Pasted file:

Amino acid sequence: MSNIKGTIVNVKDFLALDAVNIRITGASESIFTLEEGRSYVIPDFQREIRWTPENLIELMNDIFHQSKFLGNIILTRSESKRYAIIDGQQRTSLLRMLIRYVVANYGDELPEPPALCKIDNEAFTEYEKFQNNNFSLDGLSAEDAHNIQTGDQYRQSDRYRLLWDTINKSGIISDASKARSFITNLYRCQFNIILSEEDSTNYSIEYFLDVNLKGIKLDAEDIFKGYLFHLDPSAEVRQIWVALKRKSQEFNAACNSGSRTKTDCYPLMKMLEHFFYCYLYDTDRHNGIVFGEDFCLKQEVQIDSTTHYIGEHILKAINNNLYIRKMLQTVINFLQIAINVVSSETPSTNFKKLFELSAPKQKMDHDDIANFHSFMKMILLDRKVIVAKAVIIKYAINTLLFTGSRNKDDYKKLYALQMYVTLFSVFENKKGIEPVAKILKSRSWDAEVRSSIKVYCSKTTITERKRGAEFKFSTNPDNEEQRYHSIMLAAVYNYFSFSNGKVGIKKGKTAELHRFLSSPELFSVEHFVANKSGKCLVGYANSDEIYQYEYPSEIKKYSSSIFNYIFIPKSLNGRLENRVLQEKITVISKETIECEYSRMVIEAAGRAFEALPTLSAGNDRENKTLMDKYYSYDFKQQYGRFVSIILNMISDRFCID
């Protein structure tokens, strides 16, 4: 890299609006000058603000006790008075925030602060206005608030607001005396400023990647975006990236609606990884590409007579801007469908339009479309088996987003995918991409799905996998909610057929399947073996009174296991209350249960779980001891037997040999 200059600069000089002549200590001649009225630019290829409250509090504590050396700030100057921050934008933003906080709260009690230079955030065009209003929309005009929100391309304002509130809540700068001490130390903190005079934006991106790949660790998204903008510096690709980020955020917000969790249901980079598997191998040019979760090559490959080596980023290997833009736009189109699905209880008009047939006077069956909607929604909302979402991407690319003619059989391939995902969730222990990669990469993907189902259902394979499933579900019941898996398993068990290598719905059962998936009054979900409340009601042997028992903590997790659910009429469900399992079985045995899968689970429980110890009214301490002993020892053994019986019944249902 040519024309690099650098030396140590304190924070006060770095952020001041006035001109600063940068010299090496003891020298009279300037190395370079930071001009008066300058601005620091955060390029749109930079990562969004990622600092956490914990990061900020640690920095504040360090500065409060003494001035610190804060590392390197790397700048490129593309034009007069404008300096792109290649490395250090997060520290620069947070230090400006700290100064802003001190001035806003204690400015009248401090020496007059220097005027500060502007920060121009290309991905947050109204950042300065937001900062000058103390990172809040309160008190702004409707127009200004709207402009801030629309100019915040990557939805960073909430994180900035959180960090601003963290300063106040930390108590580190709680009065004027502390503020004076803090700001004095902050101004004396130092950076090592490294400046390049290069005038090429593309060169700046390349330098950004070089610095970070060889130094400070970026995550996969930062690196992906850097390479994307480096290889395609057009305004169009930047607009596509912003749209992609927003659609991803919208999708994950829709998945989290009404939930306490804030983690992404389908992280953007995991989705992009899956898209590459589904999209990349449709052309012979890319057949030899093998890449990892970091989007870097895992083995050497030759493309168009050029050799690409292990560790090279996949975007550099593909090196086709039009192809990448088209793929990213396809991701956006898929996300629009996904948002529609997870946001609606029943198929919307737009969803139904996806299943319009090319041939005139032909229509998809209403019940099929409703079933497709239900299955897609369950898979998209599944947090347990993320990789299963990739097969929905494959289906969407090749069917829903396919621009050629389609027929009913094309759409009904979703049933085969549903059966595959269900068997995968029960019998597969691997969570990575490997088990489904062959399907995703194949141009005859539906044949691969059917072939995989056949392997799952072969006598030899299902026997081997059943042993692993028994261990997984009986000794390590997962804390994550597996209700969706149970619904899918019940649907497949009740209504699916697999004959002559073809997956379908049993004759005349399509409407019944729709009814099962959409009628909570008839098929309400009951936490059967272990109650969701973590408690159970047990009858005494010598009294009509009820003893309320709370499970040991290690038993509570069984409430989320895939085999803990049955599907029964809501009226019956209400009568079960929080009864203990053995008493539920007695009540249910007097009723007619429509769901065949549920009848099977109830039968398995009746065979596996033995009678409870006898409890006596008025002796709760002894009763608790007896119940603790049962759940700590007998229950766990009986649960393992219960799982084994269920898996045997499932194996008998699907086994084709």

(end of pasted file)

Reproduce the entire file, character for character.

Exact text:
Amino acid sequence: MSNIKGTIVNVKDFLALDAVNIRITGASESIFTLEEGRSYVIPDFQREIRWTPENLIELMNDIFHQSKFLGNIILTRSESKRYAIIDGQQRTSLLRMLIRYVVANYGDELPEPPALCKIDNEAFTEYEKFQNNNFSLDGLSAEDAHNIQTGDQYRQSDRYRLLWDTINKSGIISDASKARSFITNLYRCQFNIILSEEDSTNYSIEYFLDVNLKGIKLDAEDIFKGYLFHLDPSAEVRQIWVALKRKSQEFNAACNSGSRTKTDCYPLMKMLEHFFYCYLYDTDRHNGIVFGEDFCLKQEVQIDSTTHYIGEHILKAINNNLYIRKMLQTVINFLQIAINVVSSETPSTNFKKLFELSAPKQKMDHDDIANFHSFMKMILLDRKVIVAKAVIIKYAINTLLFTGSRNKDDYKKLYALQMYVTLFSVFENKKGIEPVAKILKSRSWDAEVRSSIKVYCSKTTITERKRGAEFKFSTNPDNEEQRYHSIMLAAVYNYFSFSNGKVGIKKGKTAELHRFLSSPELFSVEHFVANKSGKCLVGYANSDEIYQYEYPSEIKKYSSSIFNYIFIPKSLNGRLENRVLQEKITVISKETIECEYSRMVIEAAGRAFEALPTLSAGNDRENKTLMDKYYSYDFKQQYGRFVSIILNMISDRFCID
């Protein structure tokens, strides 16, 4: 890299609006000058603000006790008075925030602060206005608030607001005396400023990647975006990236609606990884590409007579801007469908339009479309088996987003995918991409799905996998909610057929399947073996009174296991209350249960779980001891037997040999 200059600069000089002549200590001649009225630019290829409250509090504590050396700030100057921050934008933003906080709260009690230079955030065009209003929309005009929100391309304002509130809540700068001490130390903190005079934006991106790949660790998204903008510096690709980020955020917000969790249901980079598997191998040019979760090559490959080596980023290997833009736009189109699905209880008009047939006077069956909607929604909302979402991407690319003619059989391939995902969730222990990669990469993907189902259902394979499933579900019941898996398993068990290598719905059962998936009054979900409340009601042997028992903590997790659910009429469900399992079985045995899968689970429980110890009214301490002993020892053994019986019944249902 040519024309690099650098030396140590304190924070006060770095952020001041006035001109600063940068010299090496003891020298009279300037190395370079930071001009008066300058601005620091955060390029749109930079990562969004990622600092956490914990990061900020640690920095504040360090500065409060003494001035610190804060590392390197790397700048490129593309034009007069404008300096792109290649490395250090997060520290620069947070230090400006700290100064802003001190001035806003204690400015009248401090020496007059220097005027500060502007920060121009290309991905947050109204950042300065937001900062000058103390990172809040309160008190702004409707127009200004709207402009801030629309100019915040990557939805960073909430994180900035959180960090601003963290300063106040930390108590580190709680009065004027502390503020004076803090700001004095902050101004004396130092950076090592490294400046390049290069005038090429593309060169700046390349330098950004070089610095970070060889130094400070970026995550996969930062690196992906850097390479994307480096290889395609057009305004169009930047607009596509912003749209992609927003659609991803919208999708994950829709998945989290009404939930306490804030983690992404389908992280953007995991989705992009899956898209590459589904999209990349449709052309012979890319057949030899093998890449990892970091989007870097895992083995050497030759493309168009050029050799690409292990560790090279996949975007550099593909090196086709039009192809990448088209793929990213396809991701956006898929996300629009996904948002529609997870946001609606029943198929919307737009969803139904996806299943319009090319041939005139032909229509998809209403019940099929409703079933497709239900299955897609369950898979998209599944947090347990993320990789299963990739097969929905494959289906969407090749069917829903396919621009050629389609027929009913094309759409009904979703049933085969549903059966595959269900068997995968029960019998597969691997969570990575490997088990489904062959399907995703194949141009005859539906044949691969059917072939995989056949392997799952072969006598030899299902026997081997059943042993692993028994261990997984009986000794390590997962804390994550597996209700969706149970619904899918019940649907497949009740209504699916697999004959002559073809997956379908049993004759005349399509409407019944729709009814099962959409009628909570008839098929309400009951936490059967272990109650969701973590408690159970047990009858005494010598009294009509009820003893309320709370499970040991290690038993509570069984409430989320895939085999803990049955599907029964809501009226019956209400009568079960929080009864203990053995008493539920007695009540249910007097009723007619429509769901065949549920009848099977109830039968398995009746065979596996033995009678409870006898409890006596008025002796709760002894009763608790007896119940603790049962759940700590007998229950766990009986649960393992219960799982084994269920898996045997499932194996008998699907086994084709």